Not that these carbon taxes would make an iota of a difference according to the IPCC’s models. Most carbon taxes are around $20 per ton. Yet the panel estimates a global carbon price of between $135 to $5,500 per ton—which would increase the cost of gas by between $1.20 to $49 per gallon—would be required to keep warming below 1.5 degrees Celsius. Europe is also proving the limits of its carbon sacrifices, as renewables fail to meet expectations and even the green believers in Germany increase their use of coal.
President Trump has been chastised far and wide for withdrawing from the Paris climate pact. But U.S. carbon emissions have declined by 14% since 2005 thanks to the boom in shale fracking as cheap natural gas has replaced coal as the top fuel source for electricity generation. This is the result of market forces and private innovation, not the political control of global investment and consumption that the U.N. says is necessary.
If the U.N.’s catastrophists are right, then the only real salvation will come from technological breakthroughs such as better batteries or carbon capture or nuclear power. Meantime, governments should focus on growing their economies and bolstering living standards so we can better afford to cope with whatever challenge the world brings.
By: Carter Haydu Article was originally published on Nov 24, 2015 by the Daily Oil Bulletin and can be found here: http://www.dailyoilbulletin.com/article/2015/11/24/lengthy-seismic-acquisition-downturn-reduces-numbe/ The number of seismic acquisition crews working in Western Canada for the 2015-16 season will be drastically reduced from even a couple of years ago, as the smaller companies are essentially gone and those medium-to-large companies remaining are grappling with the impact of a multi-year downturn for the sector. “In general, we predict a softer winter than last year, and last year was bad,” Mike Doyle , president of the Canadian Association of Geophysical Contractors (CAGC), told the Bulletin . He said the season prior to Alberta’s single regulator implementation in November 2013, there were about 30 to 35 seismic crews in Western Canada. Due to timing of regulation, there were around 22 to 25 crews in Q1 2014. With the drop in oil prices and market unc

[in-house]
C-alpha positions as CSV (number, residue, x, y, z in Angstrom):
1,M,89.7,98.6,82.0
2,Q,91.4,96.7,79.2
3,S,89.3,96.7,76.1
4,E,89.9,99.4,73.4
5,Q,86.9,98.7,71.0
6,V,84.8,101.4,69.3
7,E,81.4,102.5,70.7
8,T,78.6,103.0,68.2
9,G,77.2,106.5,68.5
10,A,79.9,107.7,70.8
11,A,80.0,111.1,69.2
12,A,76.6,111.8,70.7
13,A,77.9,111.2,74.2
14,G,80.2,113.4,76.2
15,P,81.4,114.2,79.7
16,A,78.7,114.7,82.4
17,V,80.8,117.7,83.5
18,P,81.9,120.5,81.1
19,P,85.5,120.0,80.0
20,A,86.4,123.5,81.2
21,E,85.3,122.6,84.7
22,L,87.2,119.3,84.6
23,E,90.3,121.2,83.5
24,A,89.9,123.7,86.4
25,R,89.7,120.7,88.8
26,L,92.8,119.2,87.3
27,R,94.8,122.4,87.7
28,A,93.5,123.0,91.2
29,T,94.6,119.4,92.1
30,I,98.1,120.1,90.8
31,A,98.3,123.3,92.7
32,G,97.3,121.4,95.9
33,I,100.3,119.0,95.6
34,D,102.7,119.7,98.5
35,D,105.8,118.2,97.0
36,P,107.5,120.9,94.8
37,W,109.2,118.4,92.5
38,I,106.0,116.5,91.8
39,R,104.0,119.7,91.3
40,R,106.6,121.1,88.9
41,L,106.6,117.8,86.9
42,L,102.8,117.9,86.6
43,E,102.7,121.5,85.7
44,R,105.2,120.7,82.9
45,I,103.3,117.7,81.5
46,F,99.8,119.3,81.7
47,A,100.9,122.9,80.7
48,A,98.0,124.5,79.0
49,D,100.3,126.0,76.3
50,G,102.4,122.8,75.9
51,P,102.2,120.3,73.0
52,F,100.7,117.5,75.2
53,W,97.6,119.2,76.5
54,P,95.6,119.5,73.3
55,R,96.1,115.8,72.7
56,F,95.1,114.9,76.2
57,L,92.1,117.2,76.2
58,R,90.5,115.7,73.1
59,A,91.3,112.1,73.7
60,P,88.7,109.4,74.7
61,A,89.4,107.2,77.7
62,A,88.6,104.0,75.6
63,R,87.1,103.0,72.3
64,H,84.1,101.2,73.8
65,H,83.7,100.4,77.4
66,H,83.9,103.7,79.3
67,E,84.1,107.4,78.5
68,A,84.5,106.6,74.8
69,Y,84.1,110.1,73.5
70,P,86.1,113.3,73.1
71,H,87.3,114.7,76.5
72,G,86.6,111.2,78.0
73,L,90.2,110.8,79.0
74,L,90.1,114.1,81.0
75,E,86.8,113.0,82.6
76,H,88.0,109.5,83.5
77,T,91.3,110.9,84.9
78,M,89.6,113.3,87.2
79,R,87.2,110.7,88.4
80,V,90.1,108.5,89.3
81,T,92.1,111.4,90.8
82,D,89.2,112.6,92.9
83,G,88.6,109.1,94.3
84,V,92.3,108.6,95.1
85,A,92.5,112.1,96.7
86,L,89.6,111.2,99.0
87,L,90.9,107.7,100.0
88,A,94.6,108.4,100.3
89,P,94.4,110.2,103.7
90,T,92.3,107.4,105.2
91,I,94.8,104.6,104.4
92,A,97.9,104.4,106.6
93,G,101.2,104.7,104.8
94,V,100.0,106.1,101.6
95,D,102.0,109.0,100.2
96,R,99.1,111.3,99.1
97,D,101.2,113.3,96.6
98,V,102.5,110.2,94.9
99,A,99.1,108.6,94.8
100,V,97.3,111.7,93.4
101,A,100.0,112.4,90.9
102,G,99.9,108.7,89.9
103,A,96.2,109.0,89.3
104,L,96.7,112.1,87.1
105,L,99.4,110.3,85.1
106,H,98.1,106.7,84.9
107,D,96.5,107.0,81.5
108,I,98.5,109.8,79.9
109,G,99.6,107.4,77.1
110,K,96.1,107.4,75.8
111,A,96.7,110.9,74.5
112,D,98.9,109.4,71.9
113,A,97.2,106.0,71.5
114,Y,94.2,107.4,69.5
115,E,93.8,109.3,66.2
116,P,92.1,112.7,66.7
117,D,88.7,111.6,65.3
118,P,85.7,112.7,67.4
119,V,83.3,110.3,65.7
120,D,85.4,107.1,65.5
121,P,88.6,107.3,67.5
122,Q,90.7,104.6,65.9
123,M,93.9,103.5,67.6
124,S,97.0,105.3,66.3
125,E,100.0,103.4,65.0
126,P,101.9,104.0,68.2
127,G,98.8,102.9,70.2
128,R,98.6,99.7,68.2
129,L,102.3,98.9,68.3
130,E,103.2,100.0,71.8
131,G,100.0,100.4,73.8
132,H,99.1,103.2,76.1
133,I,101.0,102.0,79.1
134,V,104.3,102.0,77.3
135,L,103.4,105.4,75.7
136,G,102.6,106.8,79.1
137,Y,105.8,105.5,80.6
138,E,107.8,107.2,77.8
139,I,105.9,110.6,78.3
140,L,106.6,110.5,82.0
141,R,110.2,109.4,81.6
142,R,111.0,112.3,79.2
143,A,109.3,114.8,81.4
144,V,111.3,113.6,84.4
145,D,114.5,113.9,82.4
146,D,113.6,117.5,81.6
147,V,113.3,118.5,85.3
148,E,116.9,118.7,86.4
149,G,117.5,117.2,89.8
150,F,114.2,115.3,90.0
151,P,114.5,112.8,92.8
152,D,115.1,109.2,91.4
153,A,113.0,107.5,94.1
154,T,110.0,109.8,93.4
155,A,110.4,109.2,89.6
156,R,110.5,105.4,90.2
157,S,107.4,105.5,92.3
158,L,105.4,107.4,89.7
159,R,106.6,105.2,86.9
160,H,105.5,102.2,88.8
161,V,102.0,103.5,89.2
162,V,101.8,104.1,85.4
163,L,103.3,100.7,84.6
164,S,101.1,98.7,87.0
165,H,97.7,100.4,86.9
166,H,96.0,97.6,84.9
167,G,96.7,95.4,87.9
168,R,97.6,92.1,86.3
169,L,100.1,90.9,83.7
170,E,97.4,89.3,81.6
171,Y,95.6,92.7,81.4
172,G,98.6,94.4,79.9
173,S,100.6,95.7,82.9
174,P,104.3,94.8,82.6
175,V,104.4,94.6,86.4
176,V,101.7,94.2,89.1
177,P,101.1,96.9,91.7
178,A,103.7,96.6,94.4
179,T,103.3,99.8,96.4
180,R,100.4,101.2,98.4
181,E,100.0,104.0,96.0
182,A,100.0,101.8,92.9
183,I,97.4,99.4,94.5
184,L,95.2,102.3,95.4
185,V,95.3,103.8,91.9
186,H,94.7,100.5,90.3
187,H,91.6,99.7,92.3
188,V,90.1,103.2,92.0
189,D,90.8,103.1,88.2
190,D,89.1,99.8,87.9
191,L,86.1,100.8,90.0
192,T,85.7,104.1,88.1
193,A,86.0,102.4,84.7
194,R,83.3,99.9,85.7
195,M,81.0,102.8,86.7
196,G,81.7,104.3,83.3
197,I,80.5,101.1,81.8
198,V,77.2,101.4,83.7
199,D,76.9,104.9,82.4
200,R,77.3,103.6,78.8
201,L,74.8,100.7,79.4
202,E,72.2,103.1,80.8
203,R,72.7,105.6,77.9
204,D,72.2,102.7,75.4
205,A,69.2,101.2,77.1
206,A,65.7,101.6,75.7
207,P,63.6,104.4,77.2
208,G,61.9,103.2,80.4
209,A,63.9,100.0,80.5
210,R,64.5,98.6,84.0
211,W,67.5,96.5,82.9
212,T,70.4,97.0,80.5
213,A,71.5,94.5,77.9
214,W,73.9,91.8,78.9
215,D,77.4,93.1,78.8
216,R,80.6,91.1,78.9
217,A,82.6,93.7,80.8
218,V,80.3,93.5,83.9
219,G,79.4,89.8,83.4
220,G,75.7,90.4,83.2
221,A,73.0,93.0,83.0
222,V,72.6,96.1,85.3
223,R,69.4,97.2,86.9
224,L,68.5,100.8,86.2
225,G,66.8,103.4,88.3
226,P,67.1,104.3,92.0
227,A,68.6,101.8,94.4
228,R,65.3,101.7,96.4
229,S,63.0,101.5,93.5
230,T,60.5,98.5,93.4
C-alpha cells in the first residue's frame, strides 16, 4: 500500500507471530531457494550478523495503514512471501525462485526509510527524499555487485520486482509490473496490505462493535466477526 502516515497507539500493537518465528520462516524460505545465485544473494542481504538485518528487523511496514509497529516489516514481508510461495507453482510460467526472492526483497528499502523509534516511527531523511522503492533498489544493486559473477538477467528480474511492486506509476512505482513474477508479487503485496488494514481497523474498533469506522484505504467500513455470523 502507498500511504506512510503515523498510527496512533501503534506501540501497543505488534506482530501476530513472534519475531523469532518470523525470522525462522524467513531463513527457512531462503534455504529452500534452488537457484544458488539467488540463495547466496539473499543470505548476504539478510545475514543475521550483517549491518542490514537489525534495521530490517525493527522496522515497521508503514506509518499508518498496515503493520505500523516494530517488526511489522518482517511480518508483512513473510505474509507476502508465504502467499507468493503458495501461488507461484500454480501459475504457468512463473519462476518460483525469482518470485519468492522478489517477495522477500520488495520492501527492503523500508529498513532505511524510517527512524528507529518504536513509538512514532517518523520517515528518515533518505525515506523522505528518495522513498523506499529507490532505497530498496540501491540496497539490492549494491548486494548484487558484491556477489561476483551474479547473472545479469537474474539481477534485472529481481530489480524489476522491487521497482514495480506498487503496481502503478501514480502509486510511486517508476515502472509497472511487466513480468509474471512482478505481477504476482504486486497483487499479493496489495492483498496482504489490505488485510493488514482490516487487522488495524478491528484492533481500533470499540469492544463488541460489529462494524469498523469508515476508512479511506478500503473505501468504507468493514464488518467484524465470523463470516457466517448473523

Written By: Henry Lyatsky “Though we called your friend from his bed this night, he could not speak for you, For the race is run by one and one and never by two and two.” Rudyard Kipling (“Tomlinson”) Want to live? Hustle! No downer is more enervating than being ignored, left out, discarded. You need clients; your start-up needs investors. Your bills need paying; your girlfriend has run off with your employed former buddy. Your college degree, supposedly a ticket to a shining life, is worthless. You are surrounded everywhere by people, all hustle and bustle, not one of whom even seems to notice that you happen to inhabit this world with them. You are isolated, confused, dispirited, caught in an Auden poem. The world has no need of yet another geophysicist, engineer, geologist, technician. You’ve barely started, you fancy yourself something special, and you’re dead-end surplus. The mid-life crisis
Written By: Doug Iverson P. Geoph, Consultant, email@example.com Published: The CSEG Recorder - June Edition (online) CAGC represents the business interests of the seismic industry within Canada – cagc.ca. This column represents the authors’ perspectives on the seismic business. There have been important updates to the Alberta Exploration Regulation and the associated Exploration Directive that will allow better subsurface imaging on most new seismic acquisition programs and repeat 4D projects. The major change is described ‘briefly’ in the fourth last paragraph of this article. This Exploration Directive update is significant because it is the first time since 2009 that any of the 26 Directives have been reviewed, stakeholders engaged, and the Section rewritten and ultimately approved. The industry had been working since 2010 on numerous Directive improvements and finally, in April 2022, changes to 13 of the 26 Directives finally came into effect. So why did it take twelve